WASHINGTON (AP) — Last year’s huge drought was a freak of
nature that wasn’t caused by manmade global warming, according to a new federal
Scientists said the lack of moisture usually pushed up from
the Gulf of Mexico was the main reason for the drought in the American
The report by dozens of scientists from five different
federal agencies looked into why forecasters didn’t see the drought coming. The
researchers concluded that it was so unusual and unpredictable that it couldn’t
have been forecast.
“This is one of those events that comes along once every
couple hundreds of years,” said lead author Martin Hoerling, a research
meteorologist at the National Oceanic and Atmospheric Administration. “Climate
change was not a significant part, if any, of the event.”
Researchers focused on six states — Colorado, Iowa, Kansas,
Missouri, Nebraska and Wyoming — but the drought spread much farther and
eventually included nearly two-thirds of the Lower 48 states.
For the six states, the drought was the worst four-month
period for lack of rainfall since records started being kept in 1895, Hoerling
He said the jet stream that draws moisture north from the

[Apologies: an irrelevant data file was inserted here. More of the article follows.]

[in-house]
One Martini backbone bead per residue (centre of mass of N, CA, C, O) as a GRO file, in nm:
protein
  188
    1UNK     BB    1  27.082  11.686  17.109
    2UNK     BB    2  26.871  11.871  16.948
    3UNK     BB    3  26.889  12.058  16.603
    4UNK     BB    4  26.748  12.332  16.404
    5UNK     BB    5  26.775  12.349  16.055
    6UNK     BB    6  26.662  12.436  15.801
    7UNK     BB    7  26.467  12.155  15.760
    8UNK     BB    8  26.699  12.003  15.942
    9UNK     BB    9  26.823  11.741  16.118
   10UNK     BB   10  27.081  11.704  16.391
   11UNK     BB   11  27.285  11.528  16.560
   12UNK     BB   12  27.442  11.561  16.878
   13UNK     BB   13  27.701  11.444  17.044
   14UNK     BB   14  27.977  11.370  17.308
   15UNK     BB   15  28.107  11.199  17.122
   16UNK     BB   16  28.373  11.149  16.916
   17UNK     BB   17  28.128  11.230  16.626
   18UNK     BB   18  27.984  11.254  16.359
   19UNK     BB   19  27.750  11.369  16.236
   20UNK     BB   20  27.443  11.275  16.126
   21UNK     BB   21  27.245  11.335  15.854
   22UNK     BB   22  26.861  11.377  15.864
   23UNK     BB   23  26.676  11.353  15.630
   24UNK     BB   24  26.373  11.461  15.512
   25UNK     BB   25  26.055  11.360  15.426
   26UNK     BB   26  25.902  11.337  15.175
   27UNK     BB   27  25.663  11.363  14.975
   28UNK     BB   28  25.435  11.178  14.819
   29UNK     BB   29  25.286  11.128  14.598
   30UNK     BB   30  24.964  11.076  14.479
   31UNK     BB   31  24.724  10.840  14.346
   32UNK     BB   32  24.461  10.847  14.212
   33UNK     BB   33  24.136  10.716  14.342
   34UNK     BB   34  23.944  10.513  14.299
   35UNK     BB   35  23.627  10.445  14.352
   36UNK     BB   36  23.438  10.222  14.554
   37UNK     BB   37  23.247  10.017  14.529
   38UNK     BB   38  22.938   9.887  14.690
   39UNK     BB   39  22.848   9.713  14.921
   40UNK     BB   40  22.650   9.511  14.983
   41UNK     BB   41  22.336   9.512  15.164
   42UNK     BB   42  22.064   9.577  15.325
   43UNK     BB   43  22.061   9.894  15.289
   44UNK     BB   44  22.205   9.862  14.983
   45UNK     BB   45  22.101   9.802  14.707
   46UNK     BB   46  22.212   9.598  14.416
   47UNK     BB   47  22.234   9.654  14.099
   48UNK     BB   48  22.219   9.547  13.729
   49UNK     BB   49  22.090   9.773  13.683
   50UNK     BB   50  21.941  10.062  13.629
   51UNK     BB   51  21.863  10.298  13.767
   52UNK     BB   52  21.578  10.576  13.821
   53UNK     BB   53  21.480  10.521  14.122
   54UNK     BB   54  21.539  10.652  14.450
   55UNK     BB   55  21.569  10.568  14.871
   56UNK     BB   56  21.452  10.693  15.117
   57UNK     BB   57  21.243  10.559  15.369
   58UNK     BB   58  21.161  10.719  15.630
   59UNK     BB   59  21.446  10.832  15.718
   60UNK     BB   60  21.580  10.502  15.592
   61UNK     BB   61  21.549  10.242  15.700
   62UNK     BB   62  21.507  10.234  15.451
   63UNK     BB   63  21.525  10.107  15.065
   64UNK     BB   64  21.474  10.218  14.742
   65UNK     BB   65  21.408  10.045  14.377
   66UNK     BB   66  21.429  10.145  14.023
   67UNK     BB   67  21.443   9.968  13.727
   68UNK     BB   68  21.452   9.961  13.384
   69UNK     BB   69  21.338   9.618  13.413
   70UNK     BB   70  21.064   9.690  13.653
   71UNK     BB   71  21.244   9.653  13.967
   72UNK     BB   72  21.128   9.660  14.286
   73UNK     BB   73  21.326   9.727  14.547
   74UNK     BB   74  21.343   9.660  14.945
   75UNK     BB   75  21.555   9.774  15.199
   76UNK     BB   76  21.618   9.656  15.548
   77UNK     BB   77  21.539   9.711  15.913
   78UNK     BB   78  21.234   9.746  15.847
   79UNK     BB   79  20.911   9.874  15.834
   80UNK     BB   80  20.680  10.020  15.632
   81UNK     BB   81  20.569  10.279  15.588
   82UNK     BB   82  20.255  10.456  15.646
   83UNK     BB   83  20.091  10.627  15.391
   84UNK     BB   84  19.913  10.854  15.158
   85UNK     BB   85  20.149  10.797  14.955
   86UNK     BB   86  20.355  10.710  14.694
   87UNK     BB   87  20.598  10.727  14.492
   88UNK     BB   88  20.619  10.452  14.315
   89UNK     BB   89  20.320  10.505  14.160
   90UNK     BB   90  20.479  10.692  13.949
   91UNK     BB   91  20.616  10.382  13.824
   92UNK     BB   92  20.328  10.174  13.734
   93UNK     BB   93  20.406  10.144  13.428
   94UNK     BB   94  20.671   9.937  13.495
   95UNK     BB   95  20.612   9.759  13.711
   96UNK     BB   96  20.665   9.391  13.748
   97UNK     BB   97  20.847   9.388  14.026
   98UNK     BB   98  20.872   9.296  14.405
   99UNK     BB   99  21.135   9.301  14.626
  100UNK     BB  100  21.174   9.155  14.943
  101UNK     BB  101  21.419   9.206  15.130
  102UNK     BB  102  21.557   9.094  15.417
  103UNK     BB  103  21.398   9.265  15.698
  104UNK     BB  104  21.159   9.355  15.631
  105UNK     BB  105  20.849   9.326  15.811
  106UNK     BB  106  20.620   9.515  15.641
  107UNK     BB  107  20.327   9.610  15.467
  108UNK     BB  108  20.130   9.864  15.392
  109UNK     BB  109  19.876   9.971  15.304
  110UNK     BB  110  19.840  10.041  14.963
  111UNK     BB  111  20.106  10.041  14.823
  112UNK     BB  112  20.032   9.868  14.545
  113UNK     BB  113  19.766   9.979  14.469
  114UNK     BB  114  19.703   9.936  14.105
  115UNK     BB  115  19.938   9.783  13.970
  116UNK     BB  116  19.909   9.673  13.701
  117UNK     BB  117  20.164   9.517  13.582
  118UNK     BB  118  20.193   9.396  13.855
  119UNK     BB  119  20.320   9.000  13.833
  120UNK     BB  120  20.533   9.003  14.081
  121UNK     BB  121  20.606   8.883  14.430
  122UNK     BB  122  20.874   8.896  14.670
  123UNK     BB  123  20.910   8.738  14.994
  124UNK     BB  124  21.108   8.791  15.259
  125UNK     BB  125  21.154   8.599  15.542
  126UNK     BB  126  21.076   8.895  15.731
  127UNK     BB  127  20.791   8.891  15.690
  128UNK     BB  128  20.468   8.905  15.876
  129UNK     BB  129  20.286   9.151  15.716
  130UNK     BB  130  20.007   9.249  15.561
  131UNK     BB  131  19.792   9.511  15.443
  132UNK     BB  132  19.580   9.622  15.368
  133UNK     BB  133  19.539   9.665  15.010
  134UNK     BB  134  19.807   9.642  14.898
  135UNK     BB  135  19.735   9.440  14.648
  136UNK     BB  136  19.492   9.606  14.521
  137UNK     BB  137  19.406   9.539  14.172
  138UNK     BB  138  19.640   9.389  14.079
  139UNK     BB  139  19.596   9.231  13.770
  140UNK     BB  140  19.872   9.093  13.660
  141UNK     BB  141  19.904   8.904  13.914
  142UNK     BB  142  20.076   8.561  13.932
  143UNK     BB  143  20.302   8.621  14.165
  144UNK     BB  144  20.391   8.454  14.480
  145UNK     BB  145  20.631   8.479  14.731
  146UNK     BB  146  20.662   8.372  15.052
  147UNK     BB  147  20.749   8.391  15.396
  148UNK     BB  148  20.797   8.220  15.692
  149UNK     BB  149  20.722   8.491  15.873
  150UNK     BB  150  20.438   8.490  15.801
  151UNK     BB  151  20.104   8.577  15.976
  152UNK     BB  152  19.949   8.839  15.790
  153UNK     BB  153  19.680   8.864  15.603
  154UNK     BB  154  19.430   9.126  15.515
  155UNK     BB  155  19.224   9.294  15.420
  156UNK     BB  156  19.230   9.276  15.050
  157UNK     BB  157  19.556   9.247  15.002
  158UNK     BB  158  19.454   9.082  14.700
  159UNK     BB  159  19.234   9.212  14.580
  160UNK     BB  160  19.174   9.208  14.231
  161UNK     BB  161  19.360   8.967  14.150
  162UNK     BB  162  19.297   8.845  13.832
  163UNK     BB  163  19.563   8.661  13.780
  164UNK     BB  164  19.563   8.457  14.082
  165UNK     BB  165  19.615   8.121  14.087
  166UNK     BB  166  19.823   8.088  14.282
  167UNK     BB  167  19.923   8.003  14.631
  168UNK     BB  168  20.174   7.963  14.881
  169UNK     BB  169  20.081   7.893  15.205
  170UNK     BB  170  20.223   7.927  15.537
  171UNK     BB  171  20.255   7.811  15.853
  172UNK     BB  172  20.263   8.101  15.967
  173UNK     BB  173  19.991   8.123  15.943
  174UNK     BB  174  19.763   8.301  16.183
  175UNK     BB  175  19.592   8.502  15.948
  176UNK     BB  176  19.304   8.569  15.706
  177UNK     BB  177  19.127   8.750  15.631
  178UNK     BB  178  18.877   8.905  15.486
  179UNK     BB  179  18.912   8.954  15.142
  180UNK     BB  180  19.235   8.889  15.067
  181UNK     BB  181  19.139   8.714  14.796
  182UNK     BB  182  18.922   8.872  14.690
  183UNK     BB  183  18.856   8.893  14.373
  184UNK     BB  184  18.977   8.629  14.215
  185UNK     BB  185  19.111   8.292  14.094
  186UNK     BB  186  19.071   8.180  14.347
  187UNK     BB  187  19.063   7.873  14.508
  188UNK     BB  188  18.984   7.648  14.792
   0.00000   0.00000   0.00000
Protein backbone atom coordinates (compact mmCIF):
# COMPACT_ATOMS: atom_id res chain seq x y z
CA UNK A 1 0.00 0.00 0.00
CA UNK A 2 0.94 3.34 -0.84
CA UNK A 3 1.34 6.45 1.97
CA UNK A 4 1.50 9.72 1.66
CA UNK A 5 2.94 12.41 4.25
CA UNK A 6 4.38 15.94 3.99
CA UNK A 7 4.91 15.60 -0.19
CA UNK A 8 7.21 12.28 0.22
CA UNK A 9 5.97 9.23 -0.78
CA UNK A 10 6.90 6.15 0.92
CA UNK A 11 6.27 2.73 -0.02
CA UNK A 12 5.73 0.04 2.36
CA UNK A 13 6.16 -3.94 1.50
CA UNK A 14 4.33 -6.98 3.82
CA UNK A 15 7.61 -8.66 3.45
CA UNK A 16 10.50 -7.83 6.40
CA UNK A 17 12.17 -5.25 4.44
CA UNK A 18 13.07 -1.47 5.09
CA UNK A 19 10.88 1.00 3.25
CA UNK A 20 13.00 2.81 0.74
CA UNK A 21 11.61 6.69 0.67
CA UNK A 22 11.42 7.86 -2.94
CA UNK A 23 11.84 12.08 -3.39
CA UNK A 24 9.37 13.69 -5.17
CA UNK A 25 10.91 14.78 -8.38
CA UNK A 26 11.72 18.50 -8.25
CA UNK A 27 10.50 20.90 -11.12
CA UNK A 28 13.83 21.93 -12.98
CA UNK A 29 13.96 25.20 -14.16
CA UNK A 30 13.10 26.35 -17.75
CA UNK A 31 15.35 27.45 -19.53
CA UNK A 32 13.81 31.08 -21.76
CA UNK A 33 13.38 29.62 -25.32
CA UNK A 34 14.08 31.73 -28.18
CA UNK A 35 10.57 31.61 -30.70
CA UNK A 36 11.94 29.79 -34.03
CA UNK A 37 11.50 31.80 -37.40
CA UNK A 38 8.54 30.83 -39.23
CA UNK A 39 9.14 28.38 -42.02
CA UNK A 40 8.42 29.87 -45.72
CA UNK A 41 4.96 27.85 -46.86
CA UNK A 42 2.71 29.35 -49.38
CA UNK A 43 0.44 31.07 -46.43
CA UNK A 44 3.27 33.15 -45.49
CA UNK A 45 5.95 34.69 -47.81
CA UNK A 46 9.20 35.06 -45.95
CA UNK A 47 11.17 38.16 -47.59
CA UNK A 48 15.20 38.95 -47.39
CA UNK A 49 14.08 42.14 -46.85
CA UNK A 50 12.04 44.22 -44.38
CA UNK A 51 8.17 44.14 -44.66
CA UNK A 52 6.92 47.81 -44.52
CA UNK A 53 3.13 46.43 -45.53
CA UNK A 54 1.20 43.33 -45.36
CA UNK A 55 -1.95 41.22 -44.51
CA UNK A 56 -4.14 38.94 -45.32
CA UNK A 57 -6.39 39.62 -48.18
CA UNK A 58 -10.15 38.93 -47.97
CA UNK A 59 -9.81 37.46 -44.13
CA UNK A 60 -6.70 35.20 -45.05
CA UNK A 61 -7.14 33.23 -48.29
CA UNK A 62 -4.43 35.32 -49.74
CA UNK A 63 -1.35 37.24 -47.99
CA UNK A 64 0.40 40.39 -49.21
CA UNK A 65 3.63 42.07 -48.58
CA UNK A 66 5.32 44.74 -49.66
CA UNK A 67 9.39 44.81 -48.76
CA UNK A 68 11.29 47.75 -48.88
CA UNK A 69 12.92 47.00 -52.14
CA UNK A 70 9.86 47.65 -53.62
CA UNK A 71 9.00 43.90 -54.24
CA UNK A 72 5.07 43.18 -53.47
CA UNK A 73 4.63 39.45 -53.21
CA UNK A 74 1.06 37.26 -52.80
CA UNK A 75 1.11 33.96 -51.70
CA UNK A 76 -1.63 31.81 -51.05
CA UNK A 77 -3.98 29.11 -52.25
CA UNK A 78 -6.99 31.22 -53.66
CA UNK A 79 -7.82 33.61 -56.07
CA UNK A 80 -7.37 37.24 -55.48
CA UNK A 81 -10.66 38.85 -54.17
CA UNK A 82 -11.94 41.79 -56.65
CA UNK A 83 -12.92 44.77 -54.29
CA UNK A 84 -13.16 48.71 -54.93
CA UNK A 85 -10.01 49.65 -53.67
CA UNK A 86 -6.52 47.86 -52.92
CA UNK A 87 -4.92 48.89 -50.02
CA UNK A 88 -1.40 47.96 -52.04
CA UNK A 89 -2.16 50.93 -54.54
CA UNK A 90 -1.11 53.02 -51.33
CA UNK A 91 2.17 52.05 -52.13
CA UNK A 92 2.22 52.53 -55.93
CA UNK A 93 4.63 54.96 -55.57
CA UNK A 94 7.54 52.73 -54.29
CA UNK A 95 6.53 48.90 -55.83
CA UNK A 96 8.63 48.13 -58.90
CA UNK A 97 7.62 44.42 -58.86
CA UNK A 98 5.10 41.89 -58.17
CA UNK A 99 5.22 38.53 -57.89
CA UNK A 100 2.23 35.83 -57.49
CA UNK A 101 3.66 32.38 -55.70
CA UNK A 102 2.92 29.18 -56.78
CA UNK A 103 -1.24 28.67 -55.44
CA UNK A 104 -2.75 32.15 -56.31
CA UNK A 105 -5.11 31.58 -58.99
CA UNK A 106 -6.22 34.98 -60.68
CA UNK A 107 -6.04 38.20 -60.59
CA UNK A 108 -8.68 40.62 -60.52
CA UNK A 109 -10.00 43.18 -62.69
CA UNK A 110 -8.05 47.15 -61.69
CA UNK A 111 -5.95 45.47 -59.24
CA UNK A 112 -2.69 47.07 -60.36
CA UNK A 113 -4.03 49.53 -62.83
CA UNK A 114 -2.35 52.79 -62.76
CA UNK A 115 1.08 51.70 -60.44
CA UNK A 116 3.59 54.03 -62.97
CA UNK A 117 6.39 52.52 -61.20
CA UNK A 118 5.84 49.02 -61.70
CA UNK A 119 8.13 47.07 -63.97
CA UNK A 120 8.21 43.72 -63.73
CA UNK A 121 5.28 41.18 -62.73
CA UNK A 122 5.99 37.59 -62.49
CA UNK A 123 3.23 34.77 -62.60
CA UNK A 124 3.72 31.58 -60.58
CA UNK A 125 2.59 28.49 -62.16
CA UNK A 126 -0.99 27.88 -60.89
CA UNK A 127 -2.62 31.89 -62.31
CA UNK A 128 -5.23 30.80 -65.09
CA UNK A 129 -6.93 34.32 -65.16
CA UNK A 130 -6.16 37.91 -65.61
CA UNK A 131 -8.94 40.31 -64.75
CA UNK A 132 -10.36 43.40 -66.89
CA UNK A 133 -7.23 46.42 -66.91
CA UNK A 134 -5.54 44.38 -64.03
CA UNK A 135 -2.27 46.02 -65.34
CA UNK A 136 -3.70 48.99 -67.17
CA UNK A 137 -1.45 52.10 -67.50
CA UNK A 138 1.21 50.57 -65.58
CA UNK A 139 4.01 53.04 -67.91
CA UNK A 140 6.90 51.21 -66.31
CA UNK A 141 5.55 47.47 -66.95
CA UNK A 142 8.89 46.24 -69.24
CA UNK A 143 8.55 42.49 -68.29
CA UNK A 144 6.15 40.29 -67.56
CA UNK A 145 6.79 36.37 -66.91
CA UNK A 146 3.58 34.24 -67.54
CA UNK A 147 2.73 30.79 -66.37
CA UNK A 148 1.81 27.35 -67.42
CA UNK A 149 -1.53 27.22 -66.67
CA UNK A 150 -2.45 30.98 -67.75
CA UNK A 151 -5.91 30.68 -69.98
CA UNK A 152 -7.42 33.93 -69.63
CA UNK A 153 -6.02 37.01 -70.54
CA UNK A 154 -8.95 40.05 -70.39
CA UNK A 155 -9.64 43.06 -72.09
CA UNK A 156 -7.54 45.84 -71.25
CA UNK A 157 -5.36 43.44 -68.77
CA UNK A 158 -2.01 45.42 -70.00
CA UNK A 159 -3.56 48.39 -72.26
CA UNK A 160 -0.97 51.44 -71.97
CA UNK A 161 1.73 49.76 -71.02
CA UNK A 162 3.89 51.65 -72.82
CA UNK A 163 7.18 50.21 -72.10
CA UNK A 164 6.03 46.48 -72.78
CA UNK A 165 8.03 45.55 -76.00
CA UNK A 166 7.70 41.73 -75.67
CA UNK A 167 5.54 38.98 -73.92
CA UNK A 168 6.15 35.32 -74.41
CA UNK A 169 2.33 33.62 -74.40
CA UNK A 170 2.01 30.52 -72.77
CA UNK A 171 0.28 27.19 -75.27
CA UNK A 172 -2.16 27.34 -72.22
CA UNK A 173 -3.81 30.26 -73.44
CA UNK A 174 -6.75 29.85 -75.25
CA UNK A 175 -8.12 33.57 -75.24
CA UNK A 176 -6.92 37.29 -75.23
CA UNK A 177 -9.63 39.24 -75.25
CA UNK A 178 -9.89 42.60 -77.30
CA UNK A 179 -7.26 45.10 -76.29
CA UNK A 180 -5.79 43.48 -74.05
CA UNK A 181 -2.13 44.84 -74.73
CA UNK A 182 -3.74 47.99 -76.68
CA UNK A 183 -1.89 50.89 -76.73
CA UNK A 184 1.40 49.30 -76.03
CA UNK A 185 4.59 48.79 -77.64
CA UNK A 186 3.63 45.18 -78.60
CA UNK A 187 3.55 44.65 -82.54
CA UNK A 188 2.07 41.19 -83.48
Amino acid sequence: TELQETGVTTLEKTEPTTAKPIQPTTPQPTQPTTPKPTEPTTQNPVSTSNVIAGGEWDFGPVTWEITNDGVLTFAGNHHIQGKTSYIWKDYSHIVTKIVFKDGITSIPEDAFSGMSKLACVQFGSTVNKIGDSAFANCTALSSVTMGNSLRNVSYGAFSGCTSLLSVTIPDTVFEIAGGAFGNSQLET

Gulf was stuck unusually north in Canada.
Other scientists have linked recent changes in the jet
stream to shrinking Arctic sea ice, but Hoerling and study co-author Richard
Seager of Columbia University said those global warming connections are not
Hoerling used computer simulations to see if he could
replicate the drought using manmade global warming conditions. He couldn’t, so
that means it was a random event, he said.
Using similar methods, Hoerling has been able to attribute
increasing droughts in the Mediterranean Sea region to climate change and found
that greenhouse gases could be linked to a small portion of the 2011 Texas heat
Another scientist blasted the report, though.
Kevin Trenberth, climate analysis chief at the National
Center for Atmospheric Research, a federally funded university-run research
center, said the report didn’t take into account the lack of snowfall in the
Rockies the previous winter and how that affected overall moisture in the air.
Nor did the study look at the how global warming exacerbated
the high pressure system that kept the jet stream north and the rainfall away,
“This was natural variability exacerbated by global
warming,” Trenberth said in an email. “That is true of all such events from the
Russian heat wave of 2010, to the drought and heat waves in Australia.”
Hoerling noted that in the past 20 years, the world is
seeing more La Niñas, the occasional cooling of the central Pacific Ocean that
is the flip side of El Niño. He said that factor, not part of global warming,
but part of a natural cycle, increases the chances of such droughts.
Some regions should see more droughts as the world warms
because of greenhouse gases from the burning of fossil fuels such as coal, oil
and gas, he said. But the six-state area isn’t expected to get an increase of
droughts from global warming — unlike parts of the Southwest, Hoerling said.
Copyright 2013 Associated Press. All rights reserved. This material may not be published, broadcast, rewritten or redistributed.